Fathers…Anger…Regrets? Ephesians 6.4
From the time I was a little girl, I knew that one of the Ten Commandments was “Honor thy father and mother,”1 and that Paul added, “Fathers, do not provoke your children to wrath.” But truthfully, I have never thought too much about Paul’s addition … until now. When I put the closing strokes on “Of children and parents,” I thought, but wait, there’s more--you didn’t address verse four.
So I googled the question: ‘how do fathers provoke their children to wrath?’ and found something too good not to share. It is a fragment from a letter written by a father: “My family’s all grown and the kids are all gone. But if I had to do it all over again, this is what I would do. I would love my wife more in front of my children. I would laugh with my children more—at our mistakes and our joys. I would listen more, even to the littlest child. I would be more honest about my own weaknesses, never pretending perfection. I would pray differently for my family; instead of focusing on them, I’d focus on me. I would do more things together with my children. I would encourage them more and bestow more praise. I would pay more attention to little things, like deeds and words of thoughtfulness. And then, finally, if I had to do it all over again, I would share God more intimately with my family; every ordinary thing that happened in every ordinary day I would use to direct them to God.”2
Some of you may have winced, others mentally patted yourself on the back, but no matter which, there are things to be gained by looking at the verse and also this father’s thoughts on ‘if I had to do it all over again’.
The verse: Fathers, do not provoke your children to anger, but bring them up in the discipline and instruction of the Lord. Ephesians 6.4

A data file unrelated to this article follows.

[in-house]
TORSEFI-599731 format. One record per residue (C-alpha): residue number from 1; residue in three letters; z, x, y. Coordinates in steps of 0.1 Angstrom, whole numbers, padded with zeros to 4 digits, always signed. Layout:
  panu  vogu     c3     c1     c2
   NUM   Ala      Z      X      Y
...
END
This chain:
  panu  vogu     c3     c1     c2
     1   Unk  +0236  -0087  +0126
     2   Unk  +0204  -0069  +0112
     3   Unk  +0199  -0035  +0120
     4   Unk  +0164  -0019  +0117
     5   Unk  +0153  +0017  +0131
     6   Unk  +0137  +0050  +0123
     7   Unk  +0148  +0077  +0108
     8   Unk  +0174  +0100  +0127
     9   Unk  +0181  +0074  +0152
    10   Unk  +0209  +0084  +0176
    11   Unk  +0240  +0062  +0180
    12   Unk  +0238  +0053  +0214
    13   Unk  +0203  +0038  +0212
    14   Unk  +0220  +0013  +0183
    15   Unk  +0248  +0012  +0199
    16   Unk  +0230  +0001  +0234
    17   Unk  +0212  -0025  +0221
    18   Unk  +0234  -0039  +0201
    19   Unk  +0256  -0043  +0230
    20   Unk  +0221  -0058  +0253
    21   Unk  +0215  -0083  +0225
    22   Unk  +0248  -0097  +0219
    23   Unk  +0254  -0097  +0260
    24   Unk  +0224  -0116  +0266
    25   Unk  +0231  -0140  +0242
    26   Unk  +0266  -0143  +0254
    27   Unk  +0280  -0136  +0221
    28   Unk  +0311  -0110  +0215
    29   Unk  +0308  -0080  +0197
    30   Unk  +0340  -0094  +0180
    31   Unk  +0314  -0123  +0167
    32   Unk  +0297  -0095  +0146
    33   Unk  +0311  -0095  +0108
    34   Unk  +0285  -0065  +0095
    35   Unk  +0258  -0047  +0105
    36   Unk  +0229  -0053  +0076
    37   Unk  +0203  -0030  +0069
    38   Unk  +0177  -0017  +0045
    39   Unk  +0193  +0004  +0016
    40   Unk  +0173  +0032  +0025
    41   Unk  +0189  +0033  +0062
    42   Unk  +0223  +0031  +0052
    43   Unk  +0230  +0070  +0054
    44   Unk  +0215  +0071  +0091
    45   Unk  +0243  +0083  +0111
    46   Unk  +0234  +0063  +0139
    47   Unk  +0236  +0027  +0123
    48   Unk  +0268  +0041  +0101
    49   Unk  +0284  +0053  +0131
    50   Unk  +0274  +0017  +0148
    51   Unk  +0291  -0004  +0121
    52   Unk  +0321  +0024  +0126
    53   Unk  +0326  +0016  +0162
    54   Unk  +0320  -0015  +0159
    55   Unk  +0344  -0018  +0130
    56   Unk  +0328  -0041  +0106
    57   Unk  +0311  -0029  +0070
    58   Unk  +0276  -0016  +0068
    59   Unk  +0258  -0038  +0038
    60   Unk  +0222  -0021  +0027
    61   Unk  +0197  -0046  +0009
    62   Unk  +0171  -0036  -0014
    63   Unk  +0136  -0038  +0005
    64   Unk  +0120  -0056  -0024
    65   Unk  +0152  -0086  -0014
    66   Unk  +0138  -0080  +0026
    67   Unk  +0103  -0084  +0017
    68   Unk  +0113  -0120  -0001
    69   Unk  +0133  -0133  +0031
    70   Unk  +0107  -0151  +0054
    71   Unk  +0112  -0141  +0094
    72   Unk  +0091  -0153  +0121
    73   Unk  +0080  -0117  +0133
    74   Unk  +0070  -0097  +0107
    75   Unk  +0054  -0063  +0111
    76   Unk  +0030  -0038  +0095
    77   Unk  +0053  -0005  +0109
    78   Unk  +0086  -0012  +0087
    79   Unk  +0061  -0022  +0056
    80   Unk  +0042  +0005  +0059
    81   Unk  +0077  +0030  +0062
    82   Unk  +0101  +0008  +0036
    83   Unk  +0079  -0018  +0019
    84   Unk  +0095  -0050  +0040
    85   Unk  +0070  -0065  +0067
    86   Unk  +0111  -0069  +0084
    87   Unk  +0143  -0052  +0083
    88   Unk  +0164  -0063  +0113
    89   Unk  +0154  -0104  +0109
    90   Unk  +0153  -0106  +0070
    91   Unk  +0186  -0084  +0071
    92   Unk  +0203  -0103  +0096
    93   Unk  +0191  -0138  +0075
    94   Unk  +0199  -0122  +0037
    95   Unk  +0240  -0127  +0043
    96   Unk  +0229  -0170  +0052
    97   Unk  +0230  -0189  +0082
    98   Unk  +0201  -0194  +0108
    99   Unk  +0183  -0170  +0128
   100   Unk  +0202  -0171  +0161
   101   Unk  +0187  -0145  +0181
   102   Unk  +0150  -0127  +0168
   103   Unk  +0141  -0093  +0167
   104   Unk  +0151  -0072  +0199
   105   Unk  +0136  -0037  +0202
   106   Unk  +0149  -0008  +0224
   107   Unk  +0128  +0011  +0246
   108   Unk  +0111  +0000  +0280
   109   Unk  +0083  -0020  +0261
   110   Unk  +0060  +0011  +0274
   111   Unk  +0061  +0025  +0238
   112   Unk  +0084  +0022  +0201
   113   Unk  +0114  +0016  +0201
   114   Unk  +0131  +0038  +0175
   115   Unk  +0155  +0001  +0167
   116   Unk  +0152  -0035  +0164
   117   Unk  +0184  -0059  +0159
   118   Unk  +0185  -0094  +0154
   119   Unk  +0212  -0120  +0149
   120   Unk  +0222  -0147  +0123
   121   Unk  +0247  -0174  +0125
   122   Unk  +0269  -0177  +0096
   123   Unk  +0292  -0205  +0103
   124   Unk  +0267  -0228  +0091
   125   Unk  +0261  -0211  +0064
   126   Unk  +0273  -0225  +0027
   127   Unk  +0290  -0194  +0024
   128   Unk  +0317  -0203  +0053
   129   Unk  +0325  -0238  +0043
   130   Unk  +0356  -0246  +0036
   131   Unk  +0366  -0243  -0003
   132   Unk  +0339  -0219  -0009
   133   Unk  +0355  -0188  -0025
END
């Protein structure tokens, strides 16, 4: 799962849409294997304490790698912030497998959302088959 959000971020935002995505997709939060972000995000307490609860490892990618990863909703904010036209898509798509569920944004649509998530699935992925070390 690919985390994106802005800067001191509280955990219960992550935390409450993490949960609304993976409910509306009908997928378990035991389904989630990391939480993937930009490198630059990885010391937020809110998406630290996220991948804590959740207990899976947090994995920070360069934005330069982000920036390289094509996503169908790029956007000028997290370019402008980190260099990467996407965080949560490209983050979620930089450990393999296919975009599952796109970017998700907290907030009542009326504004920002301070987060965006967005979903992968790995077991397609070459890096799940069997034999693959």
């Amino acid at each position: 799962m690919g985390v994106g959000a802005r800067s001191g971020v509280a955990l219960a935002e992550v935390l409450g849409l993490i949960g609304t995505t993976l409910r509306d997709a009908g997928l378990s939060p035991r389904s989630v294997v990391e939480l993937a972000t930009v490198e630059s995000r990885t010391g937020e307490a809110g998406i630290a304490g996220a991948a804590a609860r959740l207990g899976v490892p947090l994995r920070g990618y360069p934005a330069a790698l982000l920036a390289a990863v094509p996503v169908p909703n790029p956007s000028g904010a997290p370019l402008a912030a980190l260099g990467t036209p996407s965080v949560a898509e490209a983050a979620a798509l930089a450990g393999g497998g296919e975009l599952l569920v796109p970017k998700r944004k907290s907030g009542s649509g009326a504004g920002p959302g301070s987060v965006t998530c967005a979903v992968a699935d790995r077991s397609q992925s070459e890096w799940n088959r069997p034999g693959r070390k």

So… how can dads NOT produce anger in their children?
1) Bring them up to know God. Pray for them and pray with them. Take them to church. Let them catch you reading your Bible. Teach them what God has to say about right living—with regard to integrity, work ethic, how to treat others, and how you treat their mother, (whether or not you are still married to her), and how you honor your parents, and language. Talk to them about your own journey with God.
2) Treat your children fairly – as compared to one another, and within each one’s own capabilities. Do not place unreal expectations on them. When you have to correct them, make sure they know the reason. Discipline fairly and consistently, so your children are not left guessing.
3) Encourage, rather than discourage. No one’s words mean more to them than yours—especially in the middle years and teen-age years. Build them up, speak words of life to them. Constant words of criticism by parents replay over and over in a young person’s mind … it seems they can never really be erased.
4) Express your love – Make sure your children know that your love is a constant, even when they mess up.
5) Protect their home – Home should be a place of safety. Parents should deal with anyone or anything that threatens that safety of home for each child. Home should be a safe place, a welcome place for one’s children, even when they have grown.
This can be a difficult scenario where one parent is compromised in some way—like being an alcoholic—or in so many cases, as in a single-parent household. Recently, a young man gave his testimony at Sunday Night Live; he shared about how his father’s binge drinking impacts the entire household … it was heart-breaking, honestly. Tears came in his eyes as he talked about how much he loves his dad, who is a respected paramedic, and also a tormented individual. ‘The testimony part? How God has made his presence known to him personally—comforting him and taking care of him and his little brother.
Tis an awesome privilege and terrible responsibility to be a parent; I know that I have made so many mistakes over the years with my four children. But as long as I have breath, with God’s help, I can learn to love and give my children love and encouragement, no matter their ages. For as my mama said, “Love covers a multitude of sins.” Oh, and Peter said it too—“Most important of all, continue to show deep love for each other, for love covers a multitude of sins.”3
Fathers, love your children well.
1 – Exodus 20.12
2 – from John MacArthur’s commentary on Ephesians
3 – 1 Peter 4.8